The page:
Over the last month or so, two rather significant media outfits (MTV News and FOX Sports) announced they were ditching written content entirely, and instead focusing their efforts on video.

This shift even has a fancy term: “pivoting to video.” And aside from meaning layoffs for content creators with a writing background, the recent pivots by folks like FOX and MTV may actually impact how you market your medical practice.

This shift toward video isn’t exactly new. It started a few years ago, right about the time that Facebook changed its News Feed ranking system. During that algorithmic update, FB began to weigh videos more heavily than links to external articles.

So, for example, a video about the latest healthcare bill proposal has a better chance of showing up in a user’s News Feed than a link to a news article that covers the same topic.

The relationship is pretty clear:

Brands and publishers like Facebook because that’s the best place to find an audience. Facebook likes videos because they keep people on FB and because people spend a lot of time, in FB, watching these videos.

In short, this little equation means that it’s looking more and more like if you want to make a splash on a key platform like FB – or even Google (which owns YouTube) – then you have to up your video game.

Now, let’s be fair here. Publishers like MTV and FOX have pivoted to video because they believe they’ll find more success in advertising dollars. The thought here is that users are more likely to sit down and watch an ad before a video than they are to look at an ad while reading an article.

And they’re probably right.

And that pearl of thought, alone, should be enough to catch your eyes, as a medical marketer. If more and more users are turning to video, perhaps it’s time to shift your ad spend toward ads that appear in videos related to your services.

The shift to video – a focus on ads

We make it pretty clear to our clients in the medical space that as important as a solid SEO strategy is, true success can’t be enjoyed unless a solid paid media strategy is implemented.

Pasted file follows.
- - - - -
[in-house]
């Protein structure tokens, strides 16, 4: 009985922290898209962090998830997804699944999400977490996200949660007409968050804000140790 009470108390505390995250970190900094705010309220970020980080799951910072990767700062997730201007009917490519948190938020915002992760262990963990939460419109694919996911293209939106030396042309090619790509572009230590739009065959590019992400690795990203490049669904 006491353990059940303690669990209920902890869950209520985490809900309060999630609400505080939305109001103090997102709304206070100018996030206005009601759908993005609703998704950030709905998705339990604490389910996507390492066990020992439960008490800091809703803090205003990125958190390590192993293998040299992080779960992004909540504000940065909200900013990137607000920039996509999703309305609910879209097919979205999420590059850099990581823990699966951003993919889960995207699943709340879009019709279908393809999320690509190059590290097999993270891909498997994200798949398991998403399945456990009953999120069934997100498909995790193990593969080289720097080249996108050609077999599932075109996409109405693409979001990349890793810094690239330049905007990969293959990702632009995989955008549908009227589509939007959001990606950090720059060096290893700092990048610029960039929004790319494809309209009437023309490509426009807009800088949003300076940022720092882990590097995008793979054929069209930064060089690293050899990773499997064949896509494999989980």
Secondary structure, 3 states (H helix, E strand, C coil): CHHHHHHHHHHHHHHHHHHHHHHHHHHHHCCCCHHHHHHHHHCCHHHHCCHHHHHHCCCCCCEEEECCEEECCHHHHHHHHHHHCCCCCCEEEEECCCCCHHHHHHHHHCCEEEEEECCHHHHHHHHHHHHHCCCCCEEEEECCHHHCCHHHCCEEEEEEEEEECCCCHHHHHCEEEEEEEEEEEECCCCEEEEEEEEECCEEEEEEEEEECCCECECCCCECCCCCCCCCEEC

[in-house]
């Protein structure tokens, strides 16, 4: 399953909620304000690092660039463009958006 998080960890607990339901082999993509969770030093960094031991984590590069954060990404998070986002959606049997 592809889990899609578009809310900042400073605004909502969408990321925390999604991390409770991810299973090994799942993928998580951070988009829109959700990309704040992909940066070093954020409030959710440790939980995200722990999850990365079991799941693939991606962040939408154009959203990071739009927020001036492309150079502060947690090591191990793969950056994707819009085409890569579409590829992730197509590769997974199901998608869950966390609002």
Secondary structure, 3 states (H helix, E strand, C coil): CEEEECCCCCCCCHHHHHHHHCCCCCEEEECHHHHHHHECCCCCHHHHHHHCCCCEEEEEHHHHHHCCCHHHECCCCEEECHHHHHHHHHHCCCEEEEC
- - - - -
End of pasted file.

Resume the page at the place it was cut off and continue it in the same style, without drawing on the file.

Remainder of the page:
In other words, you have to pay to play.

But how can you make sure that your ad dollars are being spent wisely?

Here at Cardinal, we’re pretty meticulous about our campaigns. We dissect the performance of every single campaign we launch and find ways to improve upon these campaigns moving forward.

Often times this includes shifting our bid strategy, or expanding the budget on display ads while minimizing spend on PPC.

Each client is different; however, if we’re talking about overall trends in the industry, what we have noticed is that more and more of our medical clients are seeing tremendous returns on their video ads that appear on platforms like YouTube.

What’s key here is to make sure your ad appears before videos related to your content. For example, we conducted a simple YouTube search for:

“how to perform a mole check.”

This is a pretty common search type you’d find on YouTube – a how-to tutorial. One of the first videos we saw on the results page was called How to Check for Skin Cancer. Perfect! We clicked on it, and, before the actual video popped up, an ad appeared.

You can see a screenshot of it below:

youtube autofill example

This is an add from Grammarly, an app designed to help you write with proper grammar (we’re assuming).

It has nothing to do with the mindset of our searcher – someone who is clearly concerned about their risk of skin cancer.

Now, let’s assume that your medical clinic offers skin cancer screenings and treatment. Wouldn’t have this been an incredibly fortuitous spot to nab with an ad touting your services?

This is just one brief example of how a shift to video can aid your practice. Sure, a video ad is going to cost you more than the creation of a display ad – we’re not saying it won’t. However, as large publishers like FOX and MTV make that video pivot, you should begin to accept that even just one or two video ads per year could, very well, deliver higher returns than dozens of ads found only within the pages of written content.

The shift to video – a focus on organic content

The use of video as an ad strategy can be effective, but it wasn’t even the chief reason we sat down to write this article.